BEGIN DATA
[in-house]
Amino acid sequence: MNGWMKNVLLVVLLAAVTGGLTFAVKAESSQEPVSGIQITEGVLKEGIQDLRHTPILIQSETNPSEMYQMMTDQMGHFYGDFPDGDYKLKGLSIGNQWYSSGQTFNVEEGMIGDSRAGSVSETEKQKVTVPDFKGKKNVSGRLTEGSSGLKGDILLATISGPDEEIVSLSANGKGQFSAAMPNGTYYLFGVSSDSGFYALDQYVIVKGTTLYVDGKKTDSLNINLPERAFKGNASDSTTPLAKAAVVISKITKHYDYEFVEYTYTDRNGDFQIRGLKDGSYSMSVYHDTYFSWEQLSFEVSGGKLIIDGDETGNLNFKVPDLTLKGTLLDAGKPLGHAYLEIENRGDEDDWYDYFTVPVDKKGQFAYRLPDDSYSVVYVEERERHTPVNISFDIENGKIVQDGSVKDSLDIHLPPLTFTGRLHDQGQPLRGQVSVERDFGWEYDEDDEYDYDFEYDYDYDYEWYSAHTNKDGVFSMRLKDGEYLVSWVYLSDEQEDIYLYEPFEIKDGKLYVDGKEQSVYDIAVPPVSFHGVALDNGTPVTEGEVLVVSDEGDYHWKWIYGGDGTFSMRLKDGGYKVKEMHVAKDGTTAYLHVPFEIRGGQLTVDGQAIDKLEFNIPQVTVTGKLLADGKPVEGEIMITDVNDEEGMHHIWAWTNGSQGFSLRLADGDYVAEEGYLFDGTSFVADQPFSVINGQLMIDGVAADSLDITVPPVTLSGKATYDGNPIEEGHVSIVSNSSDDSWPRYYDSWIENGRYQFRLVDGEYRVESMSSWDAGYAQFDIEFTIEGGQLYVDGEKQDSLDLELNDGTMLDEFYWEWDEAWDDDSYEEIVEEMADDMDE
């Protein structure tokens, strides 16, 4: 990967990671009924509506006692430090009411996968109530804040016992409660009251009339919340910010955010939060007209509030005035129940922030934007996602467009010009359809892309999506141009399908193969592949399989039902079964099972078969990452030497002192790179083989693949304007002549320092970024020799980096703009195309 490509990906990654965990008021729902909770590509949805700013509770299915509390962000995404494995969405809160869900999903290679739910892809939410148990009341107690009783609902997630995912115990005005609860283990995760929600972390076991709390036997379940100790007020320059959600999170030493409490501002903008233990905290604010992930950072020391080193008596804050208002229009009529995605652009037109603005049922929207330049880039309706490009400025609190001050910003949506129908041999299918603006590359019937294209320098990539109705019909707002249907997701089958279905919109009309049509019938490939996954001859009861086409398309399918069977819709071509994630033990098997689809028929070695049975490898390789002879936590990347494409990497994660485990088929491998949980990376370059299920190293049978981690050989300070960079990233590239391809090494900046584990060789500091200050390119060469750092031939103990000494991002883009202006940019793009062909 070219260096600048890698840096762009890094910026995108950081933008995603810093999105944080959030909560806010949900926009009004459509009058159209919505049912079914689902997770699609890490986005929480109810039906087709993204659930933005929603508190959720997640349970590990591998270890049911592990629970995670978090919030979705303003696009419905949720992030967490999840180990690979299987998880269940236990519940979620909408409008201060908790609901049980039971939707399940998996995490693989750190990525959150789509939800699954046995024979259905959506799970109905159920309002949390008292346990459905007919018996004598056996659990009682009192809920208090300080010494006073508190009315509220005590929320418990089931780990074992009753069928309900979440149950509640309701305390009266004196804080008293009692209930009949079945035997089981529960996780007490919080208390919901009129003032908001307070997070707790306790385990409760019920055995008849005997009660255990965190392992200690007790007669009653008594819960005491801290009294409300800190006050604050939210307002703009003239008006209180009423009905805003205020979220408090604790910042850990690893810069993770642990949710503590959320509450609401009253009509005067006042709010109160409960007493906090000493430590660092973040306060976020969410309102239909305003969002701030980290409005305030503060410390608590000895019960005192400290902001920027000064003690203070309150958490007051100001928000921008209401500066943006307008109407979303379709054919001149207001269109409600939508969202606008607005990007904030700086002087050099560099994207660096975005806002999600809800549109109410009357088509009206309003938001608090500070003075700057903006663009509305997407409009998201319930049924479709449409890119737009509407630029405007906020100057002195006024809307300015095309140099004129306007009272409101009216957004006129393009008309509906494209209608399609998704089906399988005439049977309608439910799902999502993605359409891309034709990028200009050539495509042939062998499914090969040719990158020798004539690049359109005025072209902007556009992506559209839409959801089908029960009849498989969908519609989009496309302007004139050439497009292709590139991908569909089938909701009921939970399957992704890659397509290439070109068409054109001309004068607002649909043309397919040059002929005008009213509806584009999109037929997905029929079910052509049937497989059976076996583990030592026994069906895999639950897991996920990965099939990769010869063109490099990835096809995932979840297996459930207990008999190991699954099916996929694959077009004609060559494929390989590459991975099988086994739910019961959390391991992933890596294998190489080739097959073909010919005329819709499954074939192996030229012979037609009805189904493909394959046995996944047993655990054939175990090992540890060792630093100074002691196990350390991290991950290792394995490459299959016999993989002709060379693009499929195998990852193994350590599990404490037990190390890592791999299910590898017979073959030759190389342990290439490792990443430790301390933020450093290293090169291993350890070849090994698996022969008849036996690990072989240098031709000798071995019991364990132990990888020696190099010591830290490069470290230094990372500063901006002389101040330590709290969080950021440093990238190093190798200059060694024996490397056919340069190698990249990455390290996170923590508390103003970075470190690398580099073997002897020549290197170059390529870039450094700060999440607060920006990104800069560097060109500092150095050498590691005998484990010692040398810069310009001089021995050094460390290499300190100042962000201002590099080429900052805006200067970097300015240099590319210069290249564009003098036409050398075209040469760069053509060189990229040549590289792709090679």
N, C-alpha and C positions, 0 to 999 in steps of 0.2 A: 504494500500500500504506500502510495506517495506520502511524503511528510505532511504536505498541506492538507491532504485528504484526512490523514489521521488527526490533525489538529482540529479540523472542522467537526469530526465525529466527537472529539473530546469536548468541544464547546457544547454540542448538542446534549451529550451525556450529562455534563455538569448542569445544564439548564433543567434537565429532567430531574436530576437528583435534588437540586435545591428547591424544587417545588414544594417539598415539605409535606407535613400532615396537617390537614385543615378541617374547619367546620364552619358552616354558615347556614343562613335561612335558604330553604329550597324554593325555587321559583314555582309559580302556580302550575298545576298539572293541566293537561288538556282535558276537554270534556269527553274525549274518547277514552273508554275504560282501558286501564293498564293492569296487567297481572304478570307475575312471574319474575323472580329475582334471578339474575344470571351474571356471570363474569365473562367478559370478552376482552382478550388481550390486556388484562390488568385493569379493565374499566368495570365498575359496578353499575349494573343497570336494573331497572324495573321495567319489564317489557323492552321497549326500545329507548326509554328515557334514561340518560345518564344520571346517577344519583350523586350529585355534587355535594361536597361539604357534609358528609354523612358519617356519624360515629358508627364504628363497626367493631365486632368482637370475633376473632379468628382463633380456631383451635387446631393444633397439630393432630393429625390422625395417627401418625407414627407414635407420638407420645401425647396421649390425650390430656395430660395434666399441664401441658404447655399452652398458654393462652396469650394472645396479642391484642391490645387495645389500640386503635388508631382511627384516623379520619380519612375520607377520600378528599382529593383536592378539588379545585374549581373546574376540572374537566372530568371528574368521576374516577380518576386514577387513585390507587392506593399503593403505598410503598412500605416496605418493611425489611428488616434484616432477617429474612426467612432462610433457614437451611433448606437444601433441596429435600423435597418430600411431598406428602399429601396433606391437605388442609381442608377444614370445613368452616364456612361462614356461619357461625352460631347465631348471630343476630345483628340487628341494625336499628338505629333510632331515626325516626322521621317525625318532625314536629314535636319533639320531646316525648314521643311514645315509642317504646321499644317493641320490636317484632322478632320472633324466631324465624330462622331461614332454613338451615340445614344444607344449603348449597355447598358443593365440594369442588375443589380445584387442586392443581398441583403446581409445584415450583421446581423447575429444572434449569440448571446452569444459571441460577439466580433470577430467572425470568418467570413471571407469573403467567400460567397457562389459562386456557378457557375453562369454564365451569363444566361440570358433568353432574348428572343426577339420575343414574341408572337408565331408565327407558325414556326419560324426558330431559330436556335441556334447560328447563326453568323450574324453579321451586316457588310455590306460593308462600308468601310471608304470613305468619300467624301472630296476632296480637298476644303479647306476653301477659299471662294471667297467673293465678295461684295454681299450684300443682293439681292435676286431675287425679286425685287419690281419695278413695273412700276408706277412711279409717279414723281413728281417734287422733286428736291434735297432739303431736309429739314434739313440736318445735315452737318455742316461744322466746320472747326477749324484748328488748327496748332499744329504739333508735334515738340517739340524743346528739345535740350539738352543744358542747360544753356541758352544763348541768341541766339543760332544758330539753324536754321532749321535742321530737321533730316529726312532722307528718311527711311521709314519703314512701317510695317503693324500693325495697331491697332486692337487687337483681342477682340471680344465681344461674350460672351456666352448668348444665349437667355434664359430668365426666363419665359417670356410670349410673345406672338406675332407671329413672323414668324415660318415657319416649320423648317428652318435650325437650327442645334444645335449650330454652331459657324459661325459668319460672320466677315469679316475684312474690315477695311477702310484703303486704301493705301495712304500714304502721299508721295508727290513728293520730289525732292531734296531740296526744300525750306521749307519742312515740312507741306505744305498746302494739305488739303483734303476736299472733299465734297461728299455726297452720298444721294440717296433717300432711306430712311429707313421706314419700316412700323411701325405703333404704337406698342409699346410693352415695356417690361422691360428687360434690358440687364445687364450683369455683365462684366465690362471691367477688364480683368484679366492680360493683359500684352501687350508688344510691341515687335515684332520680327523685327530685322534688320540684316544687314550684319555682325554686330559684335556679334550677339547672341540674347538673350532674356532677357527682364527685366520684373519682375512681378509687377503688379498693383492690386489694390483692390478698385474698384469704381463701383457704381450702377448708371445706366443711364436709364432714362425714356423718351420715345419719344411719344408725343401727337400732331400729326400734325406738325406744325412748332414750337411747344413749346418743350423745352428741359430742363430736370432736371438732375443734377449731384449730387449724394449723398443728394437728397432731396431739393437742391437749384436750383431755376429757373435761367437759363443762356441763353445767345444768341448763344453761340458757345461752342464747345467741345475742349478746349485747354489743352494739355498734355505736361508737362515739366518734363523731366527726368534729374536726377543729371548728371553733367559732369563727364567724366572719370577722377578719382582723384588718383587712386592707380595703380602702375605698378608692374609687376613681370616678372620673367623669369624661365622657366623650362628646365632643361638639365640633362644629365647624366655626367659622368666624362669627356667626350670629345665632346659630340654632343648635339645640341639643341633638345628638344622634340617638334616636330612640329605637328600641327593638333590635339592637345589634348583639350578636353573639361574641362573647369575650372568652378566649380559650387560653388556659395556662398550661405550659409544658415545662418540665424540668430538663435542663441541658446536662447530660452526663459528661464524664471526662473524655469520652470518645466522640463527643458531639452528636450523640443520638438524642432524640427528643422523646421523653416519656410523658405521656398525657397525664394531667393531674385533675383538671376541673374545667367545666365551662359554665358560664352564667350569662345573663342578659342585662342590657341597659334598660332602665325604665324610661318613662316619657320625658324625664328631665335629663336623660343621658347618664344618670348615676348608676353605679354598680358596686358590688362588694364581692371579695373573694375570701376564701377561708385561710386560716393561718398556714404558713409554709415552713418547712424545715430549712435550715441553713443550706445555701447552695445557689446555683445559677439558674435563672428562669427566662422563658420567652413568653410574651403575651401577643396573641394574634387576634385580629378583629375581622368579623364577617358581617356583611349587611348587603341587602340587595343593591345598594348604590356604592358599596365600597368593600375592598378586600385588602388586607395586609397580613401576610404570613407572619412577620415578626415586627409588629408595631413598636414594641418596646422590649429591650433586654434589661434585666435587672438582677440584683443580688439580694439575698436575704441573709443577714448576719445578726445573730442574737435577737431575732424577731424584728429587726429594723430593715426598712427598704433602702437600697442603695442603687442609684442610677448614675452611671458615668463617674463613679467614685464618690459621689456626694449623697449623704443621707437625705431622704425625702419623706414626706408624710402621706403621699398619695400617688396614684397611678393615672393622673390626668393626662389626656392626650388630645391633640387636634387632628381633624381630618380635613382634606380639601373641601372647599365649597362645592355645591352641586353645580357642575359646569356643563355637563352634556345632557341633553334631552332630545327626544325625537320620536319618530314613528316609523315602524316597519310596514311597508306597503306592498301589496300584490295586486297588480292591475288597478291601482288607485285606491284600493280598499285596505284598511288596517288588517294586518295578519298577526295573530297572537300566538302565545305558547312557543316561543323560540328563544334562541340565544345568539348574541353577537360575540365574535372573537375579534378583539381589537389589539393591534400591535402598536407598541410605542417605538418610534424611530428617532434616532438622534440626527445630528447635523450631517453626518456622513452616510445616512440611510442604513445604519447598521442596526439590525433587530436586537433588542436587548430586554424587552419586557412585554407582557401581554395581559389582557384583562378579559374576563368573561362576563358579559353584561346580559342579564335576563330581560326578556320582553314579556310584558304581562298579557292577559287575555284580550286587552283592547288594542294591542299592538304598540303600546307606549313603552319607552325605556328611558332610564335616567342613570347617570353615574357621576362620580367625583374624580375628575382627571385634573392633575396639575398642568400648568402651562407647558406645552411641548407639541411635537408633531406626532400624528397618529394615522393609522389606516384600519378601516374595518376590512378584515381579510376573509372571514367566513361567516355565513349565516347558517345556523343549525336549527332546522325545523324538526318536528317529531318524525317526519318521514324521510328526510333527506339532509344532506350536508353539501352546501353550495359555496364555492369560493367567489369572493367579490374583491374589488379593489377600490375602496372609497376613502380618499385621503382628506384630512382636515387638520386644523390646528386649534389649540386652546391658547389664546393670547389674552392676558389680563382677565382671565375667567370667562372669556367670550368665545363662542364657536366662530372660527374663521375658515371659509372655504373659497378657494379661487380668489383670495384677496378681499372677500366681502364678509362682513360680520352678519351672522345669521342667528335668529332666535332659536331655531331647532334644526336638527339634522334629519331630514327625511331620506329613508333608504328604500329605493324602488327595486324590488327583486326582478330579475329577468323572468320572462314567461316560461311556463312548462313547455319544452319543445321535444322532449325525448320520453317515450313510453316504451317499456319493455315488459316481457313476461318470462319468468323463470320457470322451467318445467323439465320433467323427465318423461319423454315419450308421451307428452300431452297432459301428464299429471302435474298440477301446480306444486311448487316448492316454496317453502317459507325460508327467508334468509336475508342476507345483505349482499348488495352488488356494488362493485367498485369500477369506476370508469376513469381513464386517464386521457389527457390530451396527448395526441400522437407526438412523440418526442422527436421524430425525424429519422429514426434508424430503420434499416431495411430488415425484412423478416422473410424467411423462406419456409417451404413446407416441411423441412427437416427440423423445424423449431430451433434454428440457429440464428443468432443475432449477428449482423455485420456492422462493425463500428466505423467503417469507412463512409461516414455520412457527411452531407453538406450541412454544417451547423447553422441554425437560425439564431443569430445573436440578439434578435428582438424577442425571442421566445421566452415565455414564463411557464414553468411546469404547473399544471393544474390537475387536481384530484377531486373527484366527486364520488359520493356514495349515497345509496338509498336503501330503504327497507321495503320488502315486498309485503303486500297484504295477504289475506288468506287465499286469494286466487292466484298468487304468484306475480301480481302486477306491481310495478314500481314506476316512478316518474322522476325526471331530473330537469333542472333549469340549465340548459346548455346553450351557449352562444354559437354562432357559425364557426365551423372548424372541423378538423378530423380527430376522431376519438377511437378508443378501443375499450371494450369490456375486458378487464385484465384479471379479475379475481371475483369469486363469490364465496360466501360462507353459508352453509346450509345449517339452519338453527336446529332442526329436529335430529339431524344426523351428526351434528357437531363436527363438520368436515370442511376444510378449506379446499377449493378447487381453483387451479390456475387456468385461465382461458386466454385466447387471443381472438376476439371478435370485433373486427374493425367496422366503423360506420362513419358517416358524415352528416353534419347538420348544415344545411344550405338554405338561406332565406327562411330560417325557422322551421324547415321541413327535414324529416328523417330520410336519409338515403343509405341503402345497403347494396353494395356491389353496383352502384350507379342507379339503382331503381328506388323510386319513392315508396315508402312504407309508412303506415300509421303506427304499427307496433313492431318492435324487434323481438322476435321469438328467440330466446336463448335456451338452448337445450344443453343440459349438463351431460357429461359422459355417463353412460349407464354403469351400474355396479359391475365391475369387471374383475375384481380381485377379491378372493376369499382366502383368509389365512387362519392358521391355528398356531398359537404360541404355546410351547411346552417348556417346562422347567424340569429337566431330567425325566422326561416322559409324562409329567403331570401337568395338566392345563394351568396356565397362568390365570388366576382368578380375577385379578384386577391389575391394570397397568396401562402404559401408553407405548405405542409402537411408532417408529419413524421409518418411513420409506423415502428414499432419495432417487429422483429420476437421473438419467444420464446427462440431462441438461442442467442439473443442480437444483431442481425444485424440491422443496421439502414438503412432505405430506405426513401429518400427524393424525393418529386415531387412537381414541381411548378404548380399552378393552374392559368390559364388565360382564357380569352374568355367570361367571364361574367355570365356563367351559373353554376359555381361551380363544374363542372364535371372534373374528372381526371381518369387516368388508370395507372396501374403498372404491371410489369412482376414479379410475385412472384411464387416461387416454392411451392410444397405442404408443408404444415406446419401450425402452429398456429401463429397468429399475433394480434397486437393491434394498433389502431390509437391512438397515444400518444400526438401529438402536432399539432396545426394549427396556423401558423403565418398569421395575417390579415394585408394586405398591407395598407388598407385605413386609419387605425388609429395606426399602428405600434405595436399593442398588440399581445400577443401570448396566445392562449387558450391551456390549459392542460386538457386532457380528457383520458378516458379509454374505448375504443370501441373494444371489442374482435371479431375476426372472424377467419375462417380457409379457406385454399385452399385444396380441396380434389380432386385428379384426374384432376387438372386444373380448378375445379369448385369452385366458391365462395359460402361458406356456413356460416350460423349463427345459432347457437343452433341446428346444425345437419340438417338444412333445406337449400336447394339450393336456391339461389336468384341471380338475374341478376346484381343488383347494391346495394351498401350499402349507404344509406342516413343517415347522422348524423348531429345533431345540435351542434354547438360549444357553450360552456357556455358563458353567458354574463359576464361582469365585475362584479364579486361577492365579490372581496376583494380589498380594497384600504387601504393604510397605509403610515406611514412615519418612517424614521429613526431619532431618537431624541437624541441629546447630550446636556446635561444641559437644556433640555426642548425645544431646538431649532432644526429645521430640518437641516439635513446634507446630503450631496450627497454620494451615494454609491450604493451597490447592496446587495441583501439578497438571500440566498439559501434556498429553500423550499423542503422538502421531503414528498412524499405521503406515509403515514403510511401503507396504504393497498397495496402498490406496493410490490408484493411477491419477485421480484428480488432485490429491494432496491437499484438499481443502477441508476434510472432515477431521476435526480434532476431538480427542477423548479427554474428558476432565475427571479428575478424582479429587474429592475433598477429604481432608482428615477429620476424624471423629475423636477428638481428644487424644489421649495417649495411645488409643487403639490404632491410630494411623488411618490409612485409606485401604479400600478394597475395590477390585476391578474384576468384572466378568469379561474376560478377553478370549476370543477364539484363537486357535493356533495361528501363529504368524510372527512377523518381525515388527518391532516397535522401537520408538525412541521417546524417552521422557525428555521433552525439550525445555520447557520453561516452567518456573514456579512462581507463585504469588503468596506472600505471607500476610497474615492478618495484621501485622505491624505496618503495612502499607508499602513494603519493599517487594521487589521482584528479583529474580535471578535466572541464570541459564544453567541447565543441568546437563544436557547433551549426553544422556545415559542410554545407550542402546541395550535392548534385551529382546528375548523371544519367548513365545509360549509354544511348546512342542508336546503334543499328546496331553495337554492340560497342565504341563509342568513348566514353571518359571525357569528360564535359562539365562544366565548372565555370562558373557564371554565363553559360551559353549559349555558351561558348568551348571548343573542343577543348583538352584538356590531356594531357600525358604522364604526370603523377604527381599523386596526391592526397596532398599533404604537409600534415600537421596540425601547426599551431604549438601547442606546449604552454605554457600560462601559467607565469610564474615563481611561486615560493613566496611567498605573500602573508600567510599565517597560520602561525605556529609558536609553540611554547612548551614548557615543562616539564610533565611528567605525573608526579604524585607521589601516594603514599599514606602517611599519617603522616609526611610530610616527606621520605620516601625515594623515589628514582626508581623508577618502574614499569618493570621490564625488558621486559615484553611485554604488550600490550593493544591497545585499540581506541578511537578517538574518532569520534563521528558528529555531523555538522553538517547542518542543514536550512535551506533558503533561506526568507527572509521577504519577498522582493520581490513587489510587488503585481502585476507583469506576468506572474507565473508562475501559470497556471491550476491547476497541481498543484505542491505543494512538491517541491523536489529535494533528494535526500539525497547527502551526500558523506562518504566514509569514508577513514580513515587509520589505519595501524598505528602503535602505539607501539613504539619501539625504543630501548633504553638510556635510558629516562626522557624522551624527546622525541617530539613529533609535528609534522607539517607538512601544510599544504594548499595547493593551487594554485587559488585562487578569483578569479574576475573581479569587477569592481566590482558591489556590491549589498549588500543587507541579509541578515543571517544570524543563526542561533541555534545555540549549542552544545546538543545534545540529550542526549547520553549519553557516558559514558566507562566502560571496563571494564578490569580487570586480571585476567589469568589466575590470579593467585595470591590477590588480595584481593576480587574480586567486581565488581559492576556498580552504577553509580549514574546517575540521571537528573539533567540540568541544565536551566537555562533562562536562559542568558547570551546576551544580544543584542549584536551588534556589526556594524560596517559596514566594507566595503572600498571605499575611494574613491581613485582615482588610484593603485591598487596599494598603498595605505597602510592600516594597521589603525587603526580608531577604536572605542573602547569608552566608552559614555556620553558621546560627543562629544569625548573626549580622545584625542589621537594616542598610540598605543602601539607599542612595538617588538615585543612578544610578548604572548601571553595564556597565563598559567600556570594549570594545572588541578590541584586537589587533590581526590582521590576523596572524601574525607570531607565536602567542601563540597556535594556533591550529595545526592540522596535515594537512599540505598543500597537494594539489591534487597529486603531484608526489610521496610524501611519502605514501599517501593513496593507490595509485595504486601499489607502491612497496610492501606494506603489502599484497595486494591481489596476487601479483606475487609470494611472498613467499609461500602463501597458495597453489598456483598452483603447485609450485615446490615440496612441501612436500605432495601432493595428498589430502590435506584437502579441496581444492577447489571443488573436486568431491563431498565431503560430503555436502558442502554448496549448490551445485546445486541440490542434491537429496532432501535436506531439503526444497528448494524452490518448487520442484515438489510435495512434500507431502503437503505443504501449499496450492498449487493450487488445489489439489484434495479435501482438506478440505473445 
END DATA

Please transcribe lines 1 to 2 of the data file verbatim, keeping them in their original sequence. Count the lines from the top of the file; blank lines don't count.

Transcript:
[in-house]
Amino acid sequence: MNGWMKNVLLVVLLAAVTGGLTFAVKAESSQEPVSGIQITEGVLKEGIQDLRHTPILIQSETNPSEMYQMMTDQMGHFYGDFPDGDYKLKGLSIGNQWYSSGQTFNVEEGMIGDSRAGSVSETEKQKVTVPDFKGKKNVSGRLTEGSSGLKGDILLATISGPDEEIVSLSANGKGQFSAAMPNGTYYLFGVSSDSGFYALDQYVIVKGTTLYVDGKKTDSLNINLPERAFKGNASDSTTPLAKAAVVISKITKHYDYEFVEYTYTDRNGDFQIRGLKDGSYSMSVYHDTYFSWEQLSFEVSGGKLIIDGDETGNLNFKVPDLTLKGTLLDAGKPLGHAYLEIENRGDEDDWYDYFTVPVDKKGQFAYRLPDDSYSVVYVEERERHTPVNISFDIENGKIVQDGSVKDSLDIHLPPLTFTGRLHDQGQPLRGQVSVERDFGWEYDEDDEYDYDFEYDYDYDYEWYSAHTNKDGVFSMRLKDGEYLVSWVYLSDEQEDIYLYEPFEIKDGKLYVDGKEQSVYDIAVPPVSFHGVALDNGTPVTEGEVLVVSDEGDYHWKWIYGGDGTFSMRLKDGGYKVKEMHVAKDGTTAYLHVPFEIRGGQLTVDGQAIDKLEFNIPQVTVTGKLLADGKPVEGEIMITDVNDEEGMHHIWAWTNGSQGFSLRLADGDYVAEEGYLFDGTSFVADQPFSVINGQLMIDGVAADSLDITVPPVTLSGKATYDGNPIEEGHVSIVSNSSDDSWPRYYDSWIENGRYQFRLVDGEYRVESMSSWDAGYAQFDIEFTIEGGQLYVDGEKQDSLDLELNDGTMLDEFYWEWDEAWDDDSYEEIVEEMADDMDE